World Autism Awareness Day: An Ordinary Life

If movies and television are to be believed, it would appear most of us who have children with challenges spend their days trying to find a cure, putting that cure—whatever it is—into practice and generally being unselfish and saint-like. Interviews of Celebrity Moms from The View to Ellen prove those truths. In the media, Celebrity Moms leave no stone unturned looking for a cure or an answer, look great, write books about said cure and have their nannies to help them—doesn’t everyone?  It’s an unrealistic view and it doesn’t help anyone in the real world. And in that real world—the world in which you and I live —no one could spend that much time doing what is purported they do without having scads of help.

When Our Kiddo was a young child, most of my days were taken up with ordinary things—islands of busyness with his autism of course—but those day-to-day things which make a life.  When The Middle Boy and The Youngest arrived, I had more of them. While taking him to physicians, I still had diapers to change, laundry to do and bills to pay.  When he was in pre-school, I did my grocery shopping or wrote my Christmas cards and then picked him up. I did research about childhood development while he took afternoon naps or cooked something for dinner, depending of course, if I had had time to go to the library in those days before the internet. I read in bed or when the kids were playing in the park.  I took recycling to the recycling place when I took Kiddo to swimming class. Like moms everywhere, I was a champion multi-task-er.

We can all bustle about but the truth is we are probably not as obsessed as you would think because we can’t be.  It takes energy to raise a child with autism as it does any child and we have to pace ourselves.  Many young parents of kids with autism feel guilty because they are not able to put in the time they think they should. There is a panicky feeling when you can’t seem to do everything you think you should be doing and I certainly understand. We are only human, after all, and only someone with superhuman stamina can live up to the expectations others have about what we should be doing. We can grouse about having to do laundry or any of the sundry tasks life makes you do when you have children—disabled or not–and a home and a family.  I certainly remember being unhappy having to do chores when I could be doing something to help Our Kiddo….but, someone has to do towels.

There is a mood now of how serious autism is.  We must be serious and single minded and self-sacrificing or must not understand the gravity of it. How can you get your oil changed or go to the dentist…your child has autism!  Autism is “trendy” now and I have come upon many young parents resentful of me, of our family, of our choices because they don’t think we did enough.  By that I mean, they think things should be easier for them now because we paved the way.  Our Kiddo should have been cured and research should have been in place so their child didn’t ever have to have autism. We did pave the way, things are better and autism is more in the news by what we did, but it doesn’t seem to be enough.  They wanted us to do more. What they fail to realize is they are in the same place we were 30 or so years ago, having to advocate for our child as well as raise him!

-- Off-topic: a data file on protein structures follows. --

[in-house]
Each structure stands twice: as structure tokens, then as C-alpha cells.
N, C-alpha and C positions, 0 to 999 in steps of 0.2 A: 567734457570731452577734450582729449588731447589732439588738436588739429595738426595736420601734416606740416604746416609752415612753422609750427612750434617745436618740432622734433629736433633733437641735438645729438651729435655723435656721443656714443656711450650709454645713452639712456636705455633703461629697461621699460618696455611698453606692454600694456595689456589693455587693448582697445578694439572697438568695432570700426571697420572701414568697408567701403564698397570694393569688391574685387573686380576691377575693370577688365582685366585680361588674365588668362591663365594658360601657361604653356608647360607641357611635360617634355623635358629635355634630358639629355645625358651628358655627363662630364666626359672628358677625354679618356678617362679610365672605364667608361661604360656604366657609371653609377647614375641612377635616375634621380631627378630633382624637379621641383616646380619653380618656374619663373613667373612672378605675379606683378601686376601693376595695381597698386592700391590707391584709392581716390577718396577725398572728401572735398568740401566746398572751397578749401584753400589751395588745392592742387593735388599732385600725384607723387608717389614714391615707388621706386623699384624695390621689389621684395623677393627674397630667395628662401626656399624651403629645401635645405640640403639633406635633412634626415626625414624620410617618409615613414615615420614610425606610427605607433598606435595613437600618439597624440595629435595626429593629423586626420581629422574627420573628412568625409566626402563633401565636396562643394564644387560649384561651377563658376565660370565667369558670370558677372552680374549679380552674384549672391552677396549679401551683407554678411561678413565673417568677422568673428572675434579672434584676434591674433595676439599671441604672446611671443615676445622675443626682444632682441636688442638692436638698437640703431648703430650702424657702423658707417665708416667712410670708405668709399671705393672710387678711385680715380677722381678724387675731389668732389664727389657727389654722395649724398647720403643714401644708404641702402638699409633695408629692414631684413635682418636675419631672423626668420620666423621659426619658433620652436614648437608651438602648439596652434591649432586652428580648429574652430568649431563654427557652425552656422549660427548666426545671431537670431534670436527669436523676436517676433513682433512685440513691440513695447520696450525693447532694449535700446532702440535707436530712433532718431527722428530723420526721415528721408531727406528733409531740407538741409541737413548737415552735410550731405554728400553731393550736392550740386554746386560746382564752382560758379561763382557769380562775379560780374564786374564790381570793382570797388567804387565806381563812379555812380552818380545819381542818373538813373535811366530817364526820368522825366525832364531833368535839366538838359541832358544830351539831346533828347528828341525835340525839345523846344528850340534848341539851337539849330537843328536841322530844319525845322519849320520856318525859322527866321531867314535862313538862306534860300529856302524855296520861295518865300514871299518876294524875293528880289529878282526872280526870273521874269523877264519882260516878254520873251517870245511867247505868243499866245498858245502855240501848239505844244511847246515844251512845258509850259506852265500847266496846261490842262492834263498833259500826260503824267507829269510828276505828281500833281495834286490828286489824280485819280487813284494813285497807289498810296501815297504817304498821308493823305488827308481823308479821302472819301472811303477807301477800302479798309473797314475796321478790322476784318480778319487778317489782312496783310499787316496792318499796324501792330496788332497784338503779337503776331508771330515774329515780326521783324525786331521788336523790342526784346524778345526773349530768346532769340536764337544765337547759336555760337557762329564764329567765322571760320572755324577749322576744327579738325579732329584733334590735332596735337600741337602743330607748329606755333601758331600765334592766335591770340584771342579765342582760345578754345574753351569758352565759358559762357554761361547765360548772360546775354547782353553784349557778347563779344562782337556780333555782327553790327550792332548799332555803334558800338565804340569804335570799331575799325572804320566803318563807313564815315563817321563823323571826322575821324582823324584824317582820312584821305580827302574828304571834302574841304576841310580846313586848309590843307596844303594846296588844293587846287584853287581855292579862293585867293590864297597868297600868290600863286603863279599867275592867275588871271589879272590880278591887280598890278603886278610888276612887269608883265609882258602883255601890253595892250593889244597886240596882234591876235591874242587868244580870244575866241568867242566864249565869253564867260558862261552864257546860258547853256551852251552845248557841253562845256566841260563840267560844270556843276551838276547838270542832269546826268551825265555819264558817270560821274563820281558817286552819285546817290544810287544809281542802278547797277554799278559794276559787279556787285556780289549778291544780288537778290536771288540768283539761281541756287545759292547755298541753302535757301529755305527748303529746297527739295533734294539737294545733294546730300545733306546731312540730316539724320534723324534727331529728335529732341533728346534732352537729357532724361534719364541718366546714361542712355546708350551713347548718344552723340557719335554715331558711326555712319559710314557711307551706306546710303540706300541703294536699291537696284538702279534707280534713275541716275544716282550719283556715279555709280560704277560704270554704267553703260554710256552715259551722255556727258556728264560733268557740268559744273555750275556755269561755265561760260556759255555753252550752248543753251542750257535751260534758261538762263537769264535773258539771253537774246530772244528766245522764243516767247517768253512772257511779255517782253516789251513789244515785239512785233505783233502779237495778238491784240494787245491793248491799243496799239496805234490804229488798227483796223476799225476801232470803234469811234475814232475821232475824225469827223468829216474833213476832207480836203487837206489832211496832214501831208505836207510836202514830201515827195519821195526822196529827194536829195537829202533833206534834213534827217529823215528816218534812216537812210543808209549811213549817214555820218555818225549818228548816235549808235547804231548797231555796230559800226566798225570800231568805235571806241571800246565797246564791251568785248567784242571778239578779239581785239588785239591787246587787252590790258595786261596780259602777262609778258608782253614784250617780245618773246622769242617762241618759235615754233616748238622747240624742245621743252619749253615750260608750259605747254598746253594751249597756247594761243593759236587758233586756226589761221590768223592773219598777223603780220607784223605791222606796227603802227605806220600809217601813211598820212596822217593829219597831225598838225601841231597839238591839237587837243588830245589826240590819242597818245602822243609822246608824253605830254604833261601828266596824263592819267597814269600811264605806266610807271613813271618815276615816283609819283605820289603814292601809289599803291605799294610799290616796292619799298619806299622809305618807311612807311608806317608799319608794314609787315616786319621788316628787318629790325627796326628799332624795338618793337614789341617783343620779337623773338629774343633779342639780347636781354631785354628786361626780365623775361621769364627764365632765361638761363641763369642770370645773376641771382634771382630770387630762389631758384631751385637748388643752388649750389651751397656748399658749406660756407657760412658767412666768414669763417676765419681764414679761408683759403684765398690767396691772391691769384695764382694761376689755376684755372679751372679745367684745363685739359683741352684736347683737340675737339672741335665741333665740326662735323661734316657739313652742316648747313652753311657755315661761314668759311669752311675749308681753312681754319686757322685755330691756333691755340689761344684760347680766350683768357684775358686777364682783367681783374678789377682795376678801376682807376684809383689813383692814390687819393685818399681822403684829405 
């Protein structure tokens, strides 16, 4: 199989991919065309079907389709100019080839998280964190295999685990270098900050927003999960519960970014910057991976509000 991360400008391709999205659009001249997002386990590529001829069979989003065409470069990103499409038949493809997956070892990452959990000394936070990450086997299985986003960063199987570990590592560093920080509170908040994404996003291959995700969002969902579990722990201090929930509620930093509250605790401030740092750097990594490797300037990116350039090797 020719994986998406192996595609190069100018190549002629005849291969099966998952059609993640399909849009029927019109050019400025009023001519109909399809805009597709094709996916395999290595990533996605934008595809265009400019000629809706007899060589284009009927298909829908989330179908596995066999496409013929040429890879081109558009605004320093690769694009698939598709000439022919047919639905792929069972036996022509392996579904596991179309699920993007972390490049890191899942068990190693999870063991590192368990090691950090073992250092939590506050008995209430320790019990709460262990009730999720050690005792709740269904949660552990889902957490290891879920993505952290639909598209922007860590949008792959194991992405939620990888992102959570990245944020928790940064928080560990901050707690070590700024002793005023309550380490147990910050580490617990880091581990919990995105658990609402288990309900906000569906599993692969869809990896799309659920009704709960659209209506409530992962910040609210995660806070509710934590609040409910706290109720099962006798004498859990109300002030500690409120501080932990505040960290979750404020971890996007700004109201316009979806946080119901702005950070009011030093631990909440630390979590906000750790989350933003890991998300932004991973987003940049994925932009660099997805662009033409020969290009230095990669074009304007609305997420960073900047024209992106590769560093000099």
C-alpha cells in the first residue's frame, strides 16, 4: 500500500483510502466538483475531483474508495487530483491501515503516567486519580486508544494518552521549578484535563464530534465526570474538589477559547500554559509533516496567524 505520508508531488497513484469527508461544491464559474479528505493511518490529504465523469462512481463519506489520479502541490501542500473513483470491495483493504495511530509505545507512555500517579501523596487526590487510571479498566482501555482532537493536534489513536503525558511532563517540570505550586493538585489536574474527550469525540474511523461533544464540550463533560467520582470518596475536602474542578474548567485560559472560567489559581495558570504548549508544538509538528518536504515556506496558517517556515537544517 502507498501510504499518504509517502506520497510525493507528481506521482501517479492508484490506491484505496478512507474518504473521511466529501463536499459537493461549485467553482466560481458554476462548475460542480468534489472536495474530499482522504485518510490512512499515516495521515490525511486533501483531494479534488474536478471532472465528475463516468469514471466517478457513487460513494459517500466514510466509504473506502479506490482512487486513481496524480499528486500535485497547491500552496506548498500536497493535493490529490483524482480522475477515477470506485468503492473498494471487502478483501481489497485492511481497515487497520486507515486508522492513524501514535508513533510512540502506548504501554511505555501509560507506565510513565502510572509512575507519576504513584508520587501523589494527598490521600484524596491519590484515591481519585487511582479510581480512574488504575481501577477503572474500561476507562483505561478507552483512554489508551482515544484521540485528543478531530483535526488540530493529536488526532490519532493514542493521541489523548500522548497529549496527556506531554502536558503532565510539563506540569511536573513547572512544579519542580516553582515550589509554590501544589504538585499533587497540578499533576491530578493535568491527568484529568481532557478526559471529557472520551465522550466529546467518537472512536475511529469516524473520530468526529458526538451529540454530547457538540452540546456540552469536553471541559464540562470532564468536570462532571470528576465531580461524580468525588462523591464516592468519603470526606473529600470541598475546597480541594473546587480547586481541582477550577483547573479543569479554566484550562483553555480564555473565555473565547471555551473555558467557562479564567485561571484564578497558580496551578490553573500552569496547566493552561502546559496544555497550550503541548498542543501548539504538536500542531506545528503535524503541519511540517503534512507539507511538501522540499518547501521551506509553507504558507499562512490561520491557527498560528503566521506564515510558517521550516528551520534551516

Our Kiddo isn’t cured but we have a good life—an ordinary life–in spite of his autism. What more do people want?

Autism awareness month is every month at our house!

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Published by

autismcuppa

Your Autism Cuppa is written by a longtime Autism Mom. A former Autism Society of America local chapter president, she is an educator and artist and has done inclusion consulting work for over 20 years. Married for 36 years to the father of her Three Sons, the eldest having autism, she wants young parents to know they are not alone. Life can be fun!

5 thoughts on “World Autism Awareness Day: An Ordinary Life”

  1. I don’t want a cure! A cure would mean no children like Tink, and what a rubbish world that would be! Plus, there’s nothing actually wrong with her to cure. Don’t get me wrong, life’s not easy, but show me a life that is – with or without a child on the spectrum. But, like yours, our life is GOOD!

    Liked by 2 people

  2. What I want is for My Kiddo to have an easier time of it. THAT’S ALL. I want him to understand more. I want him to be able to do work he’s good at and enjoys and be paid for it and to not worry he’s earning too much so he won’t qualify for programs.

    He’s a lovely person. And I wish people could look past his autism!

    Liked by 1 person

  3. There is an incredible pressure to do so much and likely because of the celebrity treatment of autism. It’s overwhelming and impossible to do as much as society expects.

    Another insightful post! Thank you!

    Liked by 1 person

  4. Just the other day I was reading a blog post titled “You’re not my friend if you ‘Light Up Blue.'” in which the author, who has autism, explained her major concerns about Autism Speaks. Many of her points matched what you have to say here. I really appreciate that perspective.

    Liked by 1 person

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